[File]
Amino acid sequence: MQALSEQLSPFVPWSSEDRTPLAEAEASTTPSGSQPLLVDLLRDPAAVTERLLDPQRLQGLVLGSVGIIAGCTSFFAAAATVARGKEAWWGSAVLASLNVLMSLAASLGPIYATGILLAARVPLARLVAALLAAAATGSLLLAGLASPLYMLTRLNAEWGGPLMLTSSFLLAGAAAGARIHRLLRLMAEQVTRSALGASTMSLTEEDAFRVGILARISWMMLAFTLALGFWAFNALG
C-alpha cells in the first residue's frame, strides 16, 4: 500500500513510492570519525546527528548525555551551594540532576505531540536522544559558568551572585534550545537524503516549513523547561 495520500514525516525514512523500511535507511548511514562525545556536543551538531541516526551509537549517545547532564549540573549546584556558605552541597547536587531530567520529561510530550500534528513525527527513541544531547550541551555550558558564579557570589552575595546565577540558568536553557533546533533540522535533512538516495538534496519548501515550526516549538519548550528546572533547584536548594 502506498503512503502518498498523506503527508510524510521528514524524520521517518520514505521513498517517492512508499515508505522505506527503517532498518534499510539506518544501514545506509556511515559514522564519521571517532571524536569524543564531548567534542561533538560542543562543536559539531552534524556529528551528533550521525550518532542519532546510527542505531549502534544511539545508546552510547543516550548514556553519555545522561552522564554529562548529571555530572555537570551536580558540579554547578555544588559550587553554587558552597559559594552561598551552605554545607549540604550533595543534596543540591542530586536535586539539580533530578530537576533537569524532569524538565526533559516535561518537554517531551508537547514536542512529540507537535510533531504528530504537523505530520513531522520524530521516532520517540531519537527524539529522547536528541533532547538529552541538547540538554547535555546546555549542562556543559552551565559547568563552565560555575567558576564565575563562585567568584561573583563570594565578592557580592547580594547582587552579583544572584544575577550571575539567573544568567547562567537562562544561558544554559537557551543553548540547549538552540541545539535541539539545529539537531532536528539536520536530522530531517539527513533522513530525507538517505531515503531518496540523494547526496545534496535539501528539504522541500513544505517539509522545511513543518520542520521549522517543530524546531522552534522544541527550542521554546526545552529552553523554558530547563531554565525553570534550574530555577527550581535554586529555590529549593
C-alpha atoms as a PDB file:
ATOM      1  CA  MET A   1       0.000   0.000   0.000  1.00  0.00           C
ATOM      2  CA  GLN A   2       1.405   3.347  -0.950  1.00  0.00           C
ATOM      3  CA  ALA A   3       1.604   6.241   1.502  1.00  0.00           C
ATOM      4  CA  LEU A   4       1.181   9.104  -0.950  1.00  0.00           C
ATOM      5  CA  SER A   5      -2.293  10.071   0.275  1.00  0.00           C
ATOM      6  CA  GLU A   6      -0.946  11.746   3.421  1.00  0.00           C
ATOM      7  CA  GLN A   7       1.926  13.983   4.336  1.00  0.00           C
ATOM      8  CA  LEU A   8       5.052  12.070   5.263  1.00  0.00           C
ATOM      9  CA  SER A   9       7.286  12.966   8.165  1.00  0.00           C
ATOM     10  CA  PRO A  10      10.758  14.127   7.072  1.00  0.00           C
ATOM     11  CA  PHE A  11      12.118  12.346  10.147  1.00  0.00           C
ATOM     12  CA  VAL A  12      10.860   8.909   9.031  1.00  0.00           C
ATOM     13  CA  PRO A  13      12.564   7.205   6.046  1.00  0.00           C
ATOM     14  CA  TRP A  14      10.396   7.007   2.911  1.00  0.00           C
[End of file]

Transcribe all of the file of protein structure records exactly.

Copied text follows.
Amino acid sequence: MQALSEQLSPFVPWSSEDRTPLAEAEASTTPSGSQPLLVDLLRDPAAVTERLLDPQRLQGLVLGSVGIIAGCTSFFAAAATVARGKEAWWGSAVLASLNVLMSLAASLGPIYATGILLAARVPLARLVAALLAAAATGSLLLAGLASPLYMLTRLNAEWGGPLMLTSSFLLAGAAAGARIHRLLRLMAEQVTRSALGASTMSLTEEDAFRVGILARISWMMLAFTLALGFWAFNALG
C-alpha cells in the first residue's frame, strides 16, 4: 500500500513510492570519525546527528548525555551551594540532576505531540536522544559558568551572585534550545537524503516549513523547561 495520500514525516525514512523500511535507511548511514562525545556536543551538531541516526551509537549517545547532564549540573549546584556558605552541597547536587531530567520529561510530550500534528513525527527513541544531547550541551555550558558564579557570589552575595546565577540558568536553557533546533533540522535533512538516495538534496519548501515550526516549538519548550528546572533547584536548594 502506498503512503502518498498523506503527508510524510521528514524524520521517518520514505521513498517517492512508499515508505522505506527503517532498518534499510539506518544501514545506509556511515559514522564519521571517532571524536569524543564531548567534542561533538560542543562543536559539531552534524556529528551528533550521525550518532542519532546510527542505531549502534544511539545508546552510547543516550548514556553519555545522561552522564554529562548529571555530572555537570551536580558540579554547578555544588559550587553554587558552597559559594552561598551552605554545607549540604550533595543534596543540591542530586536535586539539580533530578530537576533537569524532569524538565526533559516535561518537554517531551508537547514536542512529540507537535510533531504528530504537523505530520513531522520524530521516532520517540531519537527524539529522547536528541533532547538529552541538547540538554547535555546546555549542562556543559552551565559547568563552565560555575567558576564565575563562585567568584561573583563570594565578592557580592547580594547582587552579583544572584544575577550571575539567573544568567547562567537562562544561558544554559537557551543553548540547549538552540541545539535541539539545529539537531532536528539536520536530522530531517539527513533522513530525507538517505531515503531518496540523494547526496545534496535539501528539504522541500513544505517539509522545511513543518520542520521549522517543530524546531522552534522544541527550542521554546526545552529552553523554558530547563531554565525553570534550574530555577527550581535554586529555590529549593
C-alpha atoms as a PDB file:
ATOM      1  CA  MET A   1       0.000   0.000   0.000  1.00  0.00           C
ATOM      2  CA  GLN A   2       1.405   3.347  -0.950  1.00  0.00           C
ATOM      3  CA  ALA A   3       1.604   6.241   1.502  1.00  0.00           C
ATOM      4  CA  LEU A   4       1.181   9.104  -0.950  1.00  0.00           C
ATOM      5  CA  SER A   5      -2.293  10.071   0.275  1.00  0.00           C
ATOM      6  CA  GLU A   6      -0.946  11.746   3.421  1.00  0.00           C
ATOM      7  CA  GLN A   7       1.926  13.983   4.336  1.00  0.00           C
ATOM      8  CA  LEU A   8       5.052  12.070   5.263  1.00  0.00           C
ATOM      9  CA  SER A   9       7.286  12.966   8.165  1.00  0.00           C
ATOM     10  CA  PRO A  10      10.758  14.127   7.072  1.00  0.00           C
ATOM     11  CA  PHE A  11      12.118  12.346  10.147  1.00  0.00           C
ATOM     12  CA  VAL A  12      10.860   8.909   9.031  1.00  0.00           C
ATOM     13  CA  PRO A  13      12.564   7.205   6.046  1.00  0.00           C
ATOM     14  CA  TRP A  14      10.396   7.007   2.911  1.00  0.00           C